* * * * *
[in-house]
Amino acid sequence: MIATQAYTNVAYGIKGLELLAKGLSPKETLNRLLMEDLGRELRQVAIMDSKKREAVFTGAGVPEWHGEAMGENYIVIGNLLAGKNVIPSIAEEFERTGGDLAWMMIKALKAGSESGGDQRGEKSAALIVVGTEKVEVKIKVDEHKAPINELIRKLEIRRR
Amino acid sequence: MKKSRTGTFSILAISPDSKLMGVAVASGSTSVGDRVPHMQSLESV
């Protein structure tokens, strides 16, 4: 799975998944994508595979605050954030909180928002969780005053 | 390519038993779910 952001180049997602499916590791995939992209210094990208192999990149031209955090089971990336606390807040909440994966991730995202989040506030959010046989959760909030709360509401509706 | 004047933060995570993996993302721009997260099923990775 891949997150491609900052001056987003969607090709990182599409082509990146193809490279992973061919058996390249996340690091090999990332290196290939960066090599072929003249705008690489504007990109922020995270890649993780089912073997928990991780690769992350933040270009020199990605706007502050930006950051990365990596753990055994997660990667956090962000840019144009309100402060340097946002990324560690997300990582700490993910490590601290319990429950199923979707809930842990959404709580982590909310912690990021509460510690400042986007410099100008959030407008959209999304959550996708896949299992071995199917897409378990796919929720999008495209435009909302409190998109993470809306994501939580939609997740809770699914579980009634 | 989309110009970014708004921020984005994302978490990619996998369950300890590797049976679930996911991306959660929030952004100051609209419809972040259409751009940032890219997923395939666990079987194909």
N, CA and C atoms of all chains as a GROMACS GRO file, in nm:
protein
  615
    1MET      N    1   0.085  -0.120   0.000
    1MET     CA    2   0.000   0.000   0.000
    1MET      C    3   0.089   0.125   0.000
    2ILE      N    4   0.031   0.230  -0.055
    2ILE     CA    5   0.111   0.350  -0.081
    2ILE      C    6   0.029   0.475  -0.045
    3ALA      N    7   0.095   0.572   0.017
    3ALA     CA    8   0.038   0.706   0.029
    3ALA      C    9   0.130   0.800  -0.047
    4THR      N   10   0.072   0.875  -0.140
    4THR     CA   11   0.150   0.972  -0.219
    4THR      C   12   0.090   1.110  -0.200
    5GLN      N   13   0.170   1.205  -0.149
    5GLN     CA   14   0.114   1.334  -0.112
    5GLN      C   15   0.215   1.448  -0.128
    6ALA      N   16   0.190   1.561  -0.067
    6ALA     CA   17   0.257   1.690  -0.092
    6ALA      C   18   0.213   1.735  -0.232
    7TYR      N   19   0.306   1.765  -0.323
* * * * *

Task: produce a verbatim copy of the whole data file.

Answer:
[in-house]
Amino acid sequence: MIATQAYTNVAYGIKGLELLAKGLSPKETLNRLLMEDLGRELRQVAIMDSKKREAVFTGAGVPEWHGEAMGENYIVIGNLLAGKNVIPSIAEEFERTGGDLAWMMIKALKAGSESGGDQRGEKSAALIVVGTEKVEVKIKVDEHKAPINELIRKLEIRRR
Amino acid sequence: MKKSRTGTFSILAISPDSKLMGVAVASGSTSVGDRVPHMQSLESV
């Protein structure tokens, strides 16, 4: 799975998944994508595979605050954030909180928002969780005053 | 390519038993779910 952001180049997602499916590791995939992209210094990208192999990149031209955090089971990336606390807040909440994966991730995202989040506030959010046989959760909030709360509401509706 | 004047933060995570993996993302721009997260099923990775 891949997150491609900052001056987003969607090709990182599409082509990146193809490279992973061919058996390249996340690091090999990332290196290939960066090599072929003249705008690489504007990109922020995270890649993780089912073997928990991780690769992350933040270009020199990605706007502050930006950051990365990596753990055994997660990667956090962000840019144009309100402060340097946002990324560690997300990582700490993910490590601290319990429950199923979707809930842990959404709580982590909310912690990021509460510690400042986007410099100008959030407008959209999304959550996708896949299992071995199917897409378990796919929720999008495209435009909302409190998109993470809306994501939580939609997740809770699914579980009634 | 989309110009970014708004921020984005994302978490990619996998369950300890590797049976679930996911991306959660929030952004100051609209419809972040259409751009940032890219997923395939666990079987194909």
N, CA and C atoms of all chains as a GROMACS GRO file, in nm:
protein
  615
    1MET      N    1   0.085  -0.120   0.000
    1MET     CA    2   0.000   0.000   0.000
    1MET      C    3   0.089   0.125   0.000
    2ILE      N    4   0.031   0.230  -0.055
    2ILE     CA    5   0.111   0.350  -0.081
    2ILE      C    6   0.029   0.475  -0.045
    3ALA      N    7   0.095   0.572   0.017
    3ALA     CA    8   0.038   0.706   0.029
    3ALA      C    9   0.130   0.800  -0.047
    4THR      N   10   0.072   0.875  -0.140
    4THR     CA   11   0.150   0.972  -0.219
    4THR      C   12   0.090   1.110  -0.200
    5GLN      N   13   0.170   1.205  -0.149
    5GLN     CA   14   0.114   1.334  -0.112
    5GLN      C   15   0.215   1.448  -0.128
    6ALA      N   16   0.190   1.561  -0.067
    6ALA     CA   17   0.257   1.690  -0.092
    6ALA      C   18   0.213   1.735  -0.232
    7TYR      N   19   0.306   1.765  -0.323